The Float 36, like most airbag packs, isn’t a top loader, which can make packing an item like a rope a bit more tricky. But experimenting with my rope led me to believe it won’t be too bad to lash items to the outside of the pack using the horizontal straps, as so:
Underneath the top part of the pack is a really slick helmet sling which can be attached up or down, as shown here:
One complaint here: the little orange tabs are a little difficult to hook, especially with gloved hands. A tiny loop of accessory cord will make for a quick fix for that problem, minor as it is.
Airbag packs require a leg loop to insure they don’t come off when subjected to the intense forces of an avalanche. In this case, I have stuffed the leg loop under the waist pocket, which is convenient for travel. The waist pockets (one on both sides) are huge and awesome- plenty of room for a large camera, or snacks, or a 2-way radio.
In addition to the leg loop, airbag packs need a strong, climbing-harness style buckle, since a regular fastex buckle would simply break. It takes a little fiddling with gloved hands, but it’s easy once you get used to it.
The trigger on the right shoulder strap.
It is easily stowed back within the zipper to prevent accidental deployment in the car, helicopter, or snowcat. Some heli companies may also make you disconnect the canister before boarding the ‘bird. Traveling on an airline with this pack goes like this: In North America, you will need to discharge the canister (good practice for pulling the trigger), and disassemble the canister so the TSA agents can look inside. Once at your destination, you’ll need to refill it at a refill center, or refill it yourself if you have the know-how and correct air and pressure, or have BCA send you a canister to your destination. In Europe and Asia, you can keep your canister full when you fly. Also important to note: you can fly on non-commercial planes (i.e. bushplanes) with a full canister (something I hope to do this winter).
If you get caught in an avalanche, the number one thing that could increase your odds is an airbag- more than a beacon, more than body armor and a helmet, and certainly more than an avalung. If you regularly ski in the backcountry, it’s something you should strongly consider, despite the weight and the price. We’ve been very impressed with BCA’s Float 36 so far- yes it could be lighter, but that’s the only complaint. If it were lighter because it used lots of carbon and titanium and unobtainium, and retailed for $3,000, I wouldn’t consider it an improvement. If it were lighter because it was bare-bones and didn’t have any of the useful features that I actually use, I wouldn’t consider it an improvement. Nor would it be an improvement if it were made with uber-light fabric that shreds when in the general vicinity of a tree. BCA did a great job with this pack.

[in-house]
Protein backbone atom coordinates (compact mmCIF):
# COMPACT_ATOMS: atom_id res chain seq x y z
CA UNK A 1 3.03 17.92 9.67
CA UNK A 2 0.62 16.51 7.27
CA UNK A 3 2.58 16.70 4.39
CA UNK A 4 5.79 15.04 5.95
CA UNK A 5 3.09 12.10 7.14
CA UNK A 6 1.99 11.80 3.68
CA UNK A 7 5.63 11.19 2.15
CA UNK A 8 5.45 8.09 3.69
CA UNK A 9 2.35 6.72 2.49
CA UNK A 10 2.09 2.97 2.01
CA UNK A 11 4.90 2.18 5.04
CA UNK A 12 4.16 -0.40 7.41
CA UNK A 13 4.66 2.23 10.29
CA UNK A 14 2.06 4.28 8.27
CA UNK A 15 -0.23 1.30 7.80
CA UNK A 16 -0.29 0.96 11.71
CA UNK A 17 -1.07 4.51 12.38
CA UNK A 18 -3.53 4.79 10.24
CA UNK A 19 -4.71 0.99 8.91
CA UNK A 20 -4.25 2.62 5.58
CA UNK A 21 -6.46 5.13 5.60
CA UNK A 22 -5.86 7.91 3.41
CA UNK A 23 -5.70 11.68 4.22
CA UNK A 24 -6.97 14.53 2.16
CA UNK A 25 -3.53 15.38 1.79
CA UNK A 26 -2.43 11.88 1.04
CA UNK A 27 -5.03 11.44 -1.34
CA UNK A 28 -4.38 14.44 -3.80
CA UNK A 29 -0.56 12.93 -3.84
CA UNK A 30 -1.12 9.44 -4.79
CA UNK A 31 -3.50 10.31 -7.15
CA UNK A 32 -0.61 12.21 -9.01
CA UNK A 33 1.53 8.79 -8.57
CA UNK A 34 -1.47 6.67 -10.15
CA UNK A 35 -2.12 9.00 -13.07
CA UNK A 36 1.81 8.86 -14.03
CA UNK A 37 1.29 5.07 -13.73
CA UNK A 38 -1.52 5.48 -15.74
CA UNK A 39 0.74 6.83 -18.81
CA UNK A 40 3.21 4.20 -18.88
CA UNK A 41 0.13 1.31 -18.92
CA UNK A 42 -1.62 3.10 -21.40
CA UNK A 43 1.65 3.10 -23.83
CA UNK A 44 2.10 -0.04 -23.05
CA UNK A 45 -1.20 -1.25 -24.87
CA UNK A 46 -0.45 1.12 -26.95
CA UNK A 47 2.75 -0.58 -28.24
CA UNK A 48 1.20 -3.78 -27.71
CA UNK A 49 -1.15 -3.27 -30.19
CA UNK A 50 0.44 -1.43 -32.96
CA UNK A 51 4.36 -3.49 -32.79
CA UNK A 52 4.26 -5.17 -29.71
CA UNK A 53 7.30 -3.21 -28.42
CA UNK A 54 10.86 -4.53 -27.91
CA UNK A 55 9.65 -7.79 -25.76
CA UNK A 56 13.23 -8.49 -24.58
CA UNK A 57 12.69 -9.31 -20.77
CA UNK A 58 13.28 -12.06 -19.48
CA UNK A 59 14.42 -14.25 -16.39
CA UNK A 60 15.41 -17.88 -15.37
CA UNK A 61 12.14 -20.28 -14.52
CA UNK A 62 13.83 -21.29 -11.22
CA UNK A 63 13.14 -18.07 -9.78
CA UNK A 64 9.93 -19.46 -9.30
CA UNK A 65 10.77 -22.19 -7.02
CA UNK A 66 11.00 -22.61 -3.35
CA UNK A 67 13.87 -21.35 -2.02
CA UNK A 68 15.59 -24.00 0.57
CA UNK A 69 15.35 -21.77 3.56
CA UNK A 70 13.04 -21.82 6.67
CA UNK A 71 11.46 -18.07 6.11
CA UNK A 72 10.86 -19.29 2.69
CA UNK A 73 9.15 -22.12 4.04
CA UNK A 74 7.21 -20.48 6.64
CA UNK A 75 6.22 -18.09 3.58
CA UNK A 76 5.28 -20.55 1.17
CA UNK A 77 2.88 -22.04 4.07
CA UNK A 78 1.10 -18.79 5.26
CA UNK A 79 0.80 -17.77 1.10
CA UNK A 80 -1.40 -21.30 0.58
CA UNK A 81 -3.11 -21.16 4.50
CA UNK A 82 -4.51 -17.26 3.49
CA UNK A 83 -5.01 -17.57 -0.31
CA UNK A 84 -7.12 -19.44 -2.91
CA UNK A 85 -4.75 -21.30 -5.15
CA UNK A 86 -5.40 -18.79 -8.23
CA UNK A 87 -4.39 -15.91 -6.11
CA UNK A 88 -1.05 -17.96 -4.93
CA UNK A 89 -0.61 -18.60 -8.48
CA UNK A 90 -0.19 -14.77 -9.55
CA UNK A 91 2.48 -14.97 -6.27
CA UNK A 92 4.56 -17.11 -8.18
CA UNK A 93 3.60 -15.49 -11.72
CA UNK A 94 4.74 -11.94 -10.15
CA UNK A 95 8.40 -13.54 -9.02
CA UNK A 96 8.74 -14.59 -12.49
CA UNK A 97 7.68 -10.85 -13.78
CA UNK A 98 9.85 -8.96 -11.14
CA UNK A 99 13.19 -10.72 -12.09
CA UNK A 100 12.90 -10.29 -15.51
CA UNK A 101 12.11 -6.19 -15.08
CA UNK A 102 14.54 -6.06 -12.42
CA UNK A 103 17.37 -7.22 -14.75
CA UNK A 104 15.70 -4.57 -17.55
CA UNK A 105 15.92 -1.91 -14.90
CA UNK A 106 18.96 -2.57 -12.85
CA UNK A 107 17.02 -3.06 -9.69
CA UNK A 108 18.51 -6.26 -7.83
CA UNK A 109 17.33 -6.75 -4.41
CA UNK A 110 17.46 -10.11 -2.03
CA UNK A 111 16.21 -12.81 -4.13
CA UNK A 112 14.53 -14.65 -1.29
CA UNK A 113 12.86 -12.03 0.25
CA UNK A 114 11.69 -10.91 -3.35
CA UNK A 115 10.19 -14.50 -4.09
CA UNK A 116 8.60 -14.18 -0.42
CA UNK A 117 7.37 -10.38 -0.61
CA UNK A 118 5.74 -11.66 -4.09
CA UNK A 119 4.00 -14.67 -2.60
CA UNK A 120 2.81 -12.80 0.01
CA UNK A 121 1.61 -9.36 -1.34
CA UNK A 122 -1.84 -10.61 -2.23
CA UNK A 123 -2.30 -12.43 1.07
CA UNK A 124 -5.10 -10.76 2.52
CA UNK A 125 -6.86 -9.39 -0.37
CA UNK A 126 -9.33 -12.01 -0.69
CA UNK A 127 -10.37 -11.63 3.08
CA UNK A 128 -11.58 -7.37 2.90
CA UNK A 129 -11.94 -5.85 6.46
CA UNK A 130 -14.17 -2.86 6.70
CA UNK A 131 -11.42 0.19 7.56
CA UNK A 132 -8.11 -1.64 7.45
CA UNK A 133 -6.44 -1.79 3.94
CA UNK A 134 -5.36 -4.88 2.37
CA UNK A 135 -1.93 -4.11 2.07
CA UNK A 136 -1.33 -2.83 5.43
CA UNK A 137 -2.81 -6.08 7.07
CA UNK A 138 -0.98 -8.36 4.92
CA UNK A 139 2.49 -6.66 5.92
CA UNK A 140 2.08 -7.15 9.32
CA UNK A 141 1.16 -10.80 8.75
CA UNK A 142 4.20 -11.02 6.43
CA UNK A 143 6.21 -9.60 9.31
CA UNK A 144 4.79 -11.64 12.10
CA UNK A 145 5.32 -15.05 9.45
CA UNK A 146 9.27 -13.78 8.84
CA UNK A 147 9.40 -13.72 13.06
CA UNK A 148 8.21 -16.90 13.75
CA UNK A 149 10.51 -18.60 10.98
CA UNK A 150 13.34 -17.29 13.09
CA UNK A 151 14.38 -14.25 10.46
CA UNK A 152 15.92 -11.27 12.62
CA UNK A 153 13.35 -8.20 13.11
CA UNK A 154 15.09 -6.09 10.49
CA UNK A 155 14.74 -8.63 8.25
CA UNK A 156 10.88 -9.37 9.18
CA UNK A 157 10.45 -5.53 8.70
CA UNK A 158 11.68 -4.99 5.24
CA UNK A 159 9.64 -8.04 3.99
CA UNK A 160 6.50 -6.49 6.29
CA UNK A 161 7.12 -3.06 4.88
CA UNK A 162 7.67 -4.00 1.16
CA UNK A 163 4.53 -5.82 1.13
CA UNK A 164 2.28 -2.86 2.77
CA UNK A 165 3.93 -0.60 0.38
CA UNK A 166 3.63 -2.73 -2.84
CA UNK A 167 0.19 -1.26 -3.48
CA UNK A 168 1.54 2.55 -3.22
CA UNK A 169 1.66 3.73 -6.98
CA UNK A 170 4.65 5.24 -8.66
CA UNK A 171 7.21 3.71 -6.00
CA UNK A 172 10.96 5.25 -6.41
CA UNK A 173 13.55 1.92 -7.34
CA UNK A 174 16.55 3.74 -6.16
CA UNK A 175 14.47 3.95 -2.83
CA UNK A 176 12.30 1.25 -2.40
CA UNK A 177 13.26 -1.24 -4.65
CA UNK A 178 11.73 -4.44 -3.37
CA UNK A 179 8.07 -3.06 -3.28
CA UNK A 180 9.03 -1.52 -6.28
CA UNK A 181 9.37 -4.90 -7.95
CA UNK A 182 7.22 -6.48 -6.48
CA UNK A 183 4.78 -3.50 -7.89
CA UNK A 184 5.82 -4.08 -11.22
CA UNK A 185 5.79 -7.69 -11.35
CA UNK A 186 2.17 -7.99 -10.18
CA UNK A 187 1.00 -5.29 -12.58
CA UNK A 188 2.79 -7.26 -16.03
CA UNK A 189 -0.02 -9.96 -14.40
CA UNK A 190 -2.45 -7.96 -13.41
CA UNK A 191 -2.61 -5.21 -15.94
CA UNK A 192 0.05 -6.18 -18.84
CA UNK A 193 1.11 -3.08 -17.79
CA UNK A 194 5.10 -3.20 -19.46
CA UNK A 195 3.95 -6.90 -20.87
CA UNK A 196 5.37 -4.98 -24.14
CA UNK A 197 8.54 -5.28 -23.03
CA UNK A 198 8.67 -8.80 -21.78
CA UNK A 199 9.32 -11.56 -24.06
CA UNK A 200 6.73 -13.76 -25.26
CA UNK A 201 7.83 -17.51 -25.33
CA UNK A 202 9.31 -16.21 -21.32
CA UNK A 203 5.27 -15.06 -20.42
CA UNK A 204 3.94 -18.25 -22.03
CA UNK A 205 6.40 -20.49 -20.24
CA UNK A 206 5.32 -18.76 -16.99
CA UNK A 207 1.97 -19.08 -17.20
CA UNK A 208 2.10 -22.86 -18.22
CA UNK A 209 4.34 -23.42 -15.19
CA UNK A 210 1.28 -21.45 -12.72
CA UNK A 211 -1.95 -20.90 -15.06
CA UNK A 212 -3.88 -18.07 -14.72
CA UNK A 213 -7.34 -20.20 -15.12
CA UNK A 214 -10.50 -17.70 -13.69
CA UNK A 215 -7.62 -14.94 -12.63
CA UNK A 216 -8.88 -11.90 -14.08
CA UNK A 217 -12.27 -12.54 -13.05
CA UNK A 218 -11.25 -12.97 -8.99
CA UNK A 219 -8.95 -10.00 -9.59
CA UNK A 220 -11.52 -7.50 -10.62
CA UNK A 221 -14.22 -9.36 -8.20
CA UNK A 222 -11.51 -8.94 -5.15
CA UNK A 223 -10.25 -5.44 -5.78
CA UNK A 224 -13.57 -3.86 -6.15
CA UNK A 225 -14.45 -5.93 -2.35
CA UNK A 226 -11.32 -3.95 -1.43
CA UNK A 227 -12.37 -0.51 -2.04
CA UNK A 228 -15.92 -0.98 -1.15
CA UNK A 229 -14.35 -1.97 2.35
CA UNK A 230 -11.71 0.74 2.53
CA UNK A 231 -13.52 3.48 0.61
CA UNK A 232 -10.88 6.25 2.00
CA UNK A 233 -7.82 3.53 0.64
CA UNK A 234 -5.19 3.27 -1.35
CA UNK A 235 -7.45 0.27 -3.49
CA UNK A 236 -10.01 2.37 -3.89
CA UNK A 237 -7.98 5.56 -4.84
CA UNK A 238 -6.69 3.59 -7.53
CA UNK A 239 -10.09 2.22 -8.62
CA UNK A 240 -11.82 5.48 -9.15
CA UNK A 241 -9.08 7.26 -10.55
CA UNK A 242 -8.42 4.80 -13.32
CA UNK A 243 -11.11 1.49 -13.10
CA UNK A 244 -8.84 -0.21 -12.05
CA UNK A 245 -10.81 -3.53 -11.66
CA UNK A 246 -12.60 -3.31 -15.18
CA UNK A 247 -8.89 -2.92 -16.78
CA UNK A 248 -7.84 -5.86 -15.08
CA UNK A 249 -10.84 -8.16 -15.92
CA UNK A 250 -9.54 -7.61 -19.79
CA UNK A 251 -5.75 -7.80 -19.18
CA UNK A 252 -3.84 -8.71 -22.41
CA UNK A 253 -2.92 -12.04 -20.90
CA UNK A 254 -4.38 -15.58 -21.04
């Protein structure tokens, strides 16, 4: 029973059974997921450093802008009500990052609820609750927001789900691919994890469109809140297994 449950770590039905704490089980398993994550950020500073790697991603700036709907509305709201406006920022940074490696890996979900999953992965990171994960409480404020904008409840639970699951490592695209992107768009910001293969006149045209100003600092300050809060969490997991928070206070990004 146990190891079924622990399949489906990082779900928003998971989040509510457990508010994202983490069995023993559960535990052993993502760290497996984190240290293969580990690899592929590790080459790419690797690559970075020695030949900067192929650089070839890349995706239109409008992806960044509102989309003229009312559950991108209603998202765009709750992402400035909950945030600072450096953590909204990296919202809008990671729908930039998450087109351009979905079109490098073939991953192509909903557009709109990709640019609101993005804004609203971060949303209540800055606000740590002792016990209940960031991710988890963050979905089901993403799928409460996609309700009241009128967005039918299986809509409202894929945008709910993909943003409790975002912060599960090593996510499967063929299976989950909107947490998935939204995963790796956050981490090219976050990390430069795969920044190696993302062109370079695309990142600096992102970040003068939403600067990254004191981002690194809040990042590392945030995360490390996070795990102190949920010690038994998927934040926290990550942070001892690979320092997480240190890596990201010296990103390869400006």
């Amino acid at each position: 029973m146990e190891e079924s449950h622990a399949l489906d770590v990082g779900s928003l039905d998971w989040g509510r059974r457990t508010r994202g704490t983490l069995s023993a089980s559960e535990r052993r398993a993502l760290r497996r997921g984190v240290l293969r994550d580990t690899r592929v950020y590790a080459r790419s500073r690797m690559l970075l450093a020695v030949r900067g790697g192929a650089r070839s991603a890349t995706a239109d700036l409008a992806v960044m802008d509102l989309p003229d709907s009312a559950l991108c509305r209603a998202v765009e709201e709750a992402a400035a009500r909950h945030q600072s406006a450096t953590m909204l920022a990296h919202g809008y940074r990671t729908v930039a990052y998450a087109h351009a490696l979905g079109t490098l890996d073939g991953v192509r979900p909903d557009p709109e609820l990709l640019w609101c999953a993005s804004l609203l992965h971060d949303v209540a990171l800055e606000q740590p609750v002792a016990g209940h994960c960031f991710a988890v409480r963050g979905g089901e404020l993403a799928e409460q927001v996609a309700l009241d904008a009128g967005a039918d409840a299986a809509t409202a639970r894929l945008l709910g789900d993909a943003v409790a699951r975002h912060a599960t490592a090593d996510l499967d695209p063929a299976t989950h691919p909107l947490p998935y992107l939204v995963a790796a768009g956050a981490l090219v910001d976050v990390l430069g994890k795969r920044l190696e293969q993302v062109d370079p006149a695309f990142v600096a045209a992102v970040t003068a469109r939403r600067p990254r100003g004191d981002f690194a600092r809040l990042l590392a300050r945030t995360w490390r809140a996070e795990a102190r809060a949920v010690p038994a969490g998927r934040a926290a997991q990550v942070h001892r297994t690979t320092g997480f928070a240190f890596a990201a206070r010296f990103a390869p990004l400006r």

The BCA Float 36 is a great airbag pack. I agree with all of the positives Frank mentioned above- including the easy access and large size of the main compartment. With the Float, I can fit all of my necessary backcountry gear with ease and room to spare. My two favorite features of the bag are: 1) the oversized hip-pockets – a camera goes in one, and lots of snacks in the other, and 2) the pull-out helmet-sling. Though I agree with Frank’s comment that the hooks on the sling are a bit difficult to push into the tiny orange tabs with bulky gloves in the way, the problem is easily remedied by adding additional pieces of cord. While getting a bladder/hydration system in there required cutting a small hole, the hole is not detrimental to the pack and snow still will not enter that hole. The pack is definitely compatible with a hydration system with a convenient zip-sleeve on the left shoulder strap, opposite the airbag-pull on the right.
As for sizing- the Float 36 currently does not come in different sizes. Here is where my longer torso (paying for with short-legs!) becomes a nice convenience. The Float 36 fits my 5’3″ self absolutely perfectly. But, adjustments on it do allow the pack to fit a wide range of torsos!
While the additional weight of the pack is noticeable, I didn’t really feel it while actually carrying the pack on my back. The airbag system is placed well and doesn’t feel extra bulky while climbing or skiing.
Overall, I’m really pleased with the Float 36. It’s the best pack I’ve owned in quite some time! I would recommend the Float as a fantastic option for backcountry skiers looking for an airbag pack.
Check it out: